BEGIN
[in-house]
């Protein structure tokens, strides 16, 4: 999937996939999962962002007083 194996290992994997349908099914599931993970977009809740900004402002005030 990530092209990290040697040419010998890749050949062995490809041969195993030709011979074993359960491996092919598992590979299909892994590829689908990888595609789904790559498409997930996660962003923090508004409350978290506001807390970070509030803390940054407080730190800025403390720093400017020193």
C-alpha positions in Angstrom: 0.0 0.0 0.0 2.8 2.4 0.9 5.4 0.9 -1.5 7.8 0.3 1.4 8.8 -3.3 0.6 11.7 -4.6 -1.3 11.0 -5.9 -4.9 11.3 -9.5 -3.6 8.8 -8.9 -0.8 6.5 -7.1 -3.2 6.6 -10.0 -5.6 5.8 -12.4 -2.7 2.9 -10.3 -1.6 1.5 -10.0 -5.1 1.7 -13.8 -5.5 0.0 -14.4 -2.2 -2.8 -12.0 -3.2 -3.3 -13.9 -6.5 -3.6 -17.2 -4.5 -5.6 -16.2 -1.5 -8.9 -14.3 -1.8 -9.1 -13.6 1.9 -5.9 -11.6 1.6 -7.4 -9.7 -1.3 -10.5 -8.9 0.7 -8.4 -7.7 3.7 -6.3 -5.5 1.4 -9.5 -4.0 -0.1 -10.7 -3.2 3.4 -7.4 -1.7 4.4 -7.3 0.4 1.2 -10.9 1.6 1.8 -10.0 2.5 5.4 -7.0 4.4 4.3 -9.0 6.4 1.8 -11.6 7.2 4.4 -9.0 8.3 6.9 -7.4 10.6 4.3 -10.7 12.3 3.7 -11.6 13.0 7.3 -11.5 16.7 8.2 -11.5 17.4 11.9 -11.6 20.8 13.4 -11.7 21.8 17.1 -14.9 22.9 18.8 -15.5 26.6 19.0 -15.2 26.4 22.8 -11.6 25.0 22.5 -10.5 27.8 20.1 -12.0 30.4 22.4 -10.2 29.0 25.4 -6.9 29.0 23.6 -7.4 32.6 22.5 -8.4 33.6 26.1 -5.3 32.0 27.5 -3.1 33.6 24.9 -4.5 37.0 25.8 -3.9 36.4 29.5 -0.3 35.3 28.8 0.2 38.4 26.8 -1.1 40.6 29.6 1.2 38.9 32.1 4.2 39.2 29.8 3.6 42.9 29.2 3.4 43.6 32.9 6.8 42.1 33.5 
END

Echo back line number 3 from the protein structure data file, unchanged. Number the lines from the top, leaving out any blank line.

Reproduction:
C-alpha positions in Angstrom: 0.0 0.0 0.0 2.8 2.4 0.9 5.4 0.9 -1.5 7.8 0.3 1.4 8.8 -3.3 0.6 11.7 -4.6 -1.3 11.0 -5.9 -4.9 11.3 -9.5 -3.6 8.8 -8.9 -0.8 6.5 -7.1 -3.2 6.6 -10.0 -5.6 5.8 -12.4 -2.7 2.9 -10.3 -1.6 1.5 -10.0 -5.1 1.7 -13.8 -5.5 0.0 -14.4 -2.2 -2.8 -12.0 -3.2 -3.3 -13.9 -6.5 -3.6 -17.2 -4.5 -5.6 -16.2 -1.5 -8.9 -14.3 -1.8 -9.1 -13.6 1.9 -5.9 -11.6 1.6 -7.4 -9.7 -1.3 -10.5 -8.9 0.7 -8.4 -7.7 3.7 -6.3 -5.5 1.4 -9.5 -4.0 -0.1 -10.7 -3.2 3.4 -7.4 -1.7 4.4 -7.3 0.4 1.2 -10.9 1.6 1.8 -10.0 2.5 5.4 -7.0 4.4 4.3 -9.0 6.4 1.8 -11.6 7.2 4.4 -9.0 8.3 6.9 -7.4 10.6 4.3 -10.7 12.3 3.7 -11.6 13.0 7.3 -11.5 16.7 8.2 -11.5 17.4 11.9 -11.6 20.8 13.4 -11.7 21.8 17.1 -14.9 22.9 18.8 -15.5 26.6 19.0 -15.2 26.4 22.8 -11.6 25.0 22.5 -10.5 27.8 20.1 -12.0 30.4 22.4 -10.2 29.0 25.4 -6.9 29.0 23.6 -7.4 32.6 22.5 -8.4 33.6 26.1 -5.3 32.0 27.5 -3.1 33.6 24.9 -4.5 37.0 25.8 -3.9 36.4 29.5 -0.3 35.3 28.8 0.2 38.4 26.8 -1.1 40.6 29.6 1.2 38.9 32.1 4.2 39.2 29.8 3.6 42.9 29.2 3.4 43.6 32.9 6.8 42.1 33.5 